Unfortunately, there’s no way to recreate this on the single-screen PS4, Xbox One, or PC. The main appeal of ZombiU is unique to the WiiU. Fortunately, you can get ZombiU here for $13. The WiiU will cost you another $300.
City of Horror isn’t really much of a game. The rules are surprisingly simple for a board with so many pieces, most of them being zombies on little plastic stands. It only lasts four turns, which means you will only ever make four moves. The modular board doesn’t seem to have any sense of balance or tuning. “Eh, just use whichever side you want,” it says about each tile, as if it knows the board itself is one of the least interesting things going on here, despite being gussied up with zombie apocalypse artwork. Useful artwork, by the way. The discard pile is an overturned garbage truck. The pile of antidote tokens goes on an ambulance. The zombie markers pile up behind a barricade until you put them into play.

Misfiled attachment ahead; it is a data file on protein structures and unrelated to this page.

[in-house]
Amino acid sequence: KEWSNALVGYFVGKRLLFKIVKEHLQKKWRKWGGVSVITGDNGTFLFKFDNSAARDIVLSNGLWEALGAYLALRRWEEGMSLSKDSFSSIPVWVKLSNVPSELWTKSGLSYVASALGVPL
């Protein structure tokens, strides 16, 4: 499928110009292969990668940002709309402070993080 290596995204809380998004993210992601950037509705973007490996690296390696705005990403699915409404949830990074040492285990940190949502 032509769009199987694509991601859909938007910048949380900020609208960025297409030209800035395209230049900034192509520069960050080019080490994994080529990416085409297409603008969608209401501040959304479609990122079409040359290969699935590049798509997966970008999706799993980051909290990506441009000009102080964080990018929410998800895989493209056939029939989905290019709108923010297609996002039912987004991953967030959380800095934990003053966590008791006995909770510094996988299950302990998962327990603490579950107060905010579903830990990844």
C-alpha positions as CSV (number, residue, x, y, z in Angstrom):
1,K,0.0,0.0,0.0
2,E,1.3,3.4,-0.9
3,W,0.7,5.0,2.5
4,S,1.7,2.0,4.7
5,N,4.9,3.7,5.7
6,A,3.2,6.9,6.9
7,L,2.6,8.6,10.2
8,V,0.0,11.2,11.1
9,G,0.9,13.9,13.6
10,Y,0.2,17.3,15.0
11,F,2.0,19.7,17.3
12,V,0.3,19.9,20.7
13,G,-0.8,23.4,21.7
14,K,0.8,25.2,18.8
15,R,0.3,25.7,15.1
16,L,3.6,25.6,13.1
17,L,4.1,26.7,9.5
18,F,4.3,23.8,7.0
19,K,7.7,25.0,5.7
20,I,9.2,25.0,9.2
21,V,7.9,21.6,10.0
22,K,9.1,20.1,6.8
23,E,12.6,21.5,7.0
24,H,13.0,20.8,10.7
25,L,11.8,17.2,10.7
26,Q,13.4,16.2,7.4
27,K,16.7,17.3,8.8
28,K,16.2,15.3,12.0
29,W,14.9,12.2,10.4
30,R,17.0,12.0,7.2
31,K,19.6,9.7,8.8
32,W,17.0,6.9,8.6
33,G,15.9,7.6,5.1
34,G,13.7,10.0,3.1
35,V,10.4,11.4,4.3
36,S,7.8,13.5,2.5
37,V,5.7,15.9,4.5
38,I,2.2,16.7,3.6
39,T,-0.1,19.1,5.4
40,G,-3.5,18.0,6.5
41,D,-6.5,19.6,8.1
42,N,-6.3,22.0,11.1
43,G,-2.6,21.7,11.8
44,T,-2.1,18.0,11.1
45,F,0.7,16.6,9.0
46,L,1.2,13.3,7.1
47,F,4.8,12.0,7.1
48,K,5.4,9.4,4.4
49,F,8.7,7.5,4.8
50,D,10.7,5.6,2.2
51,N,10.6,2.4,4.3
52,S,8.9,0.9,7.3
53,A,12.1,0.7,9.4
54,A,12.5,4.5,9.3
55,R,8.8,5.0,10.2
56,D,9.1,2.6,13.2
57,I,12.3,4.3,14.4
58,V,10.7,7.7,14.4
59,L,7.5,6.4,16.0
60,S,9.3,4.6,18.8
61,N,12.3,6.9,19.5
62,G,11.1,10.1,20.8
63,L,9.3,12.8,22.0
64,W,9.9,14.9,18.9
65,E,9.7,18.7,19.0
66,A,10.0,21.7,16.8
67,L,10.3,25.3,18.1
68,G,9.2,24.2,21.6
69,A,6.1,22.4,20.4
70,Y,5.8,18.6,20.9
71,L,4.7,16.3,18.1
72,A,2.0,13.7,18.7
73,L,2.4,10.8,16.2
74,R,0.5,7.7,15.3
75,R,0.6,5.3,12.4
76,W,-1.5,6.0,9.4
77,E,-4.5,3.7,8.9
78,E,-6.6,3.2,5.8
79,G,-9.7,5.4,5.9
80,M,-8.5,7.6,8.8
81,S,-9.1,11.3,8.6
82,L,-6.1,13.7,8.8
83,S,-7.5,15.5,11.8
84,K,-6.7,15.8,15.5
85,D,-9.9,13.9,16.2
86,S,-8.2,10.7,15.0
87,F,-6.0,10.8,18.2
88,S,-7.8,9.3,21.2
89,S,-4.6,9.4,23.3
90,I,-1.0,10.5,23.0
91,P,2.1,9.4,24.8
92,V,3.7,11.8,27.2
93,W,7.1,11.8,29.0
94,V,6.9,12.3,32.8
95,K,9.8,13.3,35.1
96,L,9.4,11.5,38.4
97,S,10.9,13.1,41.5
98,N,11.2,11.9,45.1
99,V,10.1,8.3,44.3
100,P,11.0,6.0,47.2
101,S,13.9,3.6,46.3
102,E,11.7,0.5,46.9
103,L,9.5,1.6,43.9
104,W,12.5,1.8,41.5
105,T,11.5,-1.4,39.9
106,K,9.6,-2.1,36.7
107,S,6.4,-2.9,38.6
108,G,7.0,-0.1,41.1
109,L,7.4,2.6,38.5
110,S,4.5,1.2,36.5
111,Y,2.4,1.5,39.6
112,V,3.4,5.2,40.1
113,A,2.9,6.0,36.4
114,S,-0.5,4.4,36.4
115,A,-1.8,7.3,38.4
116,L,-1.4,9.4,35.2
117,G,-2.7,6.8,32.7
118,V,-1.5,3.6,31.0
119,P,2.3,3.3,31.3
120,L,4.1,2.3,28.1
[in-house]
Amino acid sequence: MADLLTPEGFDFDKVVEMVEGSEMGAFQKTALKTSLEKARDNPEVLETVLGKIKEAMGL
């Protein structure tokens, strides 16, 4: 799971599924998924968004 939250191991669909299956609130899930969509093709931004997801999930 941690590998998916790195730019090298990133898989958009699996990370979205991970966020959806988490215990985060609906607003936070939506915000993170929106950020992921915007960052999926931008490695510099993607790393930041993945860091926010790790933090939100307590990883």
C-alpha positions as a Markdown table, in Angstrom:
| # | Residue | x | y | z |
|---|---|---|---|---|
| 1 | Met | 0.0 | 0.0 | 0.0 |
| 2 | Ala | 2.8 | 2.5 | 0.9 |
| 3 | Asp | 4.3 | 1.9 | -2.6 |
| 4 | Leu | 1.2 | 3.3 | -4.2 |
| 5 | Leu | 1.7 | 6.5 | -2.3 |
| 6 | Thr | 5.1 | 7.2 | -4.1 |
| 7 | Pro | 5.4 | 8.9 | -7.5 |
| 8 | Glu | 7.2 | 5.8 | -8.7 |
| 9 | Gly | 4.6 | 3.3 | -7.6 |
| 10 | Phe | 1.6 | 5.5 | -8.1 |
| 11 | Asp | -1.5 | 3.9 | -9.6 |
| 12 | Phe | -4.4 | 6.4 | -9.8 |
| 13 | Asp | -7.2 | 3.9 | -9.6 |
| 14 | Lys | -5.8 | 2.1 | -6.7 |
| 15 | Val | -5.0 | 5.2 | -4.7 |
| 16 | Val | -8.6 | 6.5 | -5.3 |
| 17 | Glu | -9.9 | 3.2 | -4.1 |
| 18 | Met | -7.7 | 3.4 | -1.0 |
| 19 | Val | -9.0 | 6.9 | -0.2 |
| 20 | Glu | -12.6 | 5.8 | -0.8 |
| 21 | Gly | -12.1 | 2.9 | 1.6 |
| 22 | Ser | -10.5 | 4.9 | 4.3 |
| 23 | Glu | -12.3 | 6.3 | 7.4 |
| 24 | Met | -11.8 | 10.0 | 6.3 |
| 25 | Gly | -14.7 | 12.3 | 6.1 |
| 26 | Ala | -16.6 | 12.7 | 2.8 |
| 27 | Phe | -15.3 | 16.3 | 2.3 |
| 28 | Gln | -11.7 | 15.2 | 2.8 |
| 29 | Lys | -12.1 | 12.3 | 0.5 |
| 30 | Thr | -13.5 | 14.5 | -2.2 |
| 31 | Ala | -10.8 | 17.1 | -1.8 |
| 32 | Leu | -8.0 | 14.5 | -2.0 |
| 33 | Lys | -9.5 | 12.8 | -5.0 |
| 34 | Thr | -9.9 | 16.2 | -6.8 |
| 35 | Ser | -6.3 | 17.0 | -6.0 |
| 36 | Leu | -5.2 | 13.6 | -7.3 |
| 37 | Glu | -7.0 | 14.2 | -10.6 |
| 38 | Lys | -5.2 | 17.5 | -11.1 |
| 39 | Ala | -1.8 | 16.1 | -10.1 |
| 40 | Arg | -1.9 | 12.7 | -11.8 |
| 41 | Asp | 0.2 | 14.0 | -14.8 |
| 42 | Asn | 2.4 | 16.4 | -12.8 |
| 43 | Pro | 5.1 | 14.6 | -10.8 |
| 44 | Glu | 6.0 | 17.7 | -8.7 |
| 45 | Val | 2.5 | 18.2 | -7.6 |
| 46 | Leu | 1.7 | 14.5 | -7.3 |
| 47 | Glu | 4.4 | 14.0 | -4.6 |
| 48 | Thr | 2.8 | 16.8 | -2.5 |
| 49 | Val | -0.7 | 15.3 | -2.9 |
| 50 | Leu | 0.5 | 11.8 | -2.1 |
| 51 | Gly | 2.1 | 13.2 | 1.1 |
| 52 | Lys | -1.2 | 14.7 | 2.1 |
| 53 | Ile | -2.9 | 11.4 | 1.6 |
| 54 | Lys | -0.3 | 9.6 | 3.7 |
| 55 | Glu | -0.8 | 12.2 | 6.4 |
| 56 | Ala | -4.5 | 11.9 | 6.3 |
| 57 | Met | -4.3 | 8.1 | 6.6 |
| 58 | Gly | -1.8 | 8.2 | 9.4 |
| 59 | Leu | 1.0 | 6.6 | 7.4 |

But none of this is as important as the people sitting around the table. How you play the board doesn’t matter nearly as much as how you play these people.
After the jump, you don’t see them screwing each other over for a victory point.Continue reading →
“Did Napoleon Dynamite do the artwork for this game?” my friend asked as I was explaining Rise of the Zombies, a tabletop co-op zombie survival game. The developer, Dan Verssen, is known mostly for a dogfighting card game called Down in Flames and a solitaire game about air strikes in Vietnam called Phantom Leader. I’m currently addicted to Phantom Leader. There are other versions of Phantom Leader involving Hornets, Warthogs, and U-boats. You can even play it on the iPad. Don’t get me started or we’ll be here all day. Verssen isn’t known for lavish production values. I didn’t even need to use the word “lavish” in that last sentence.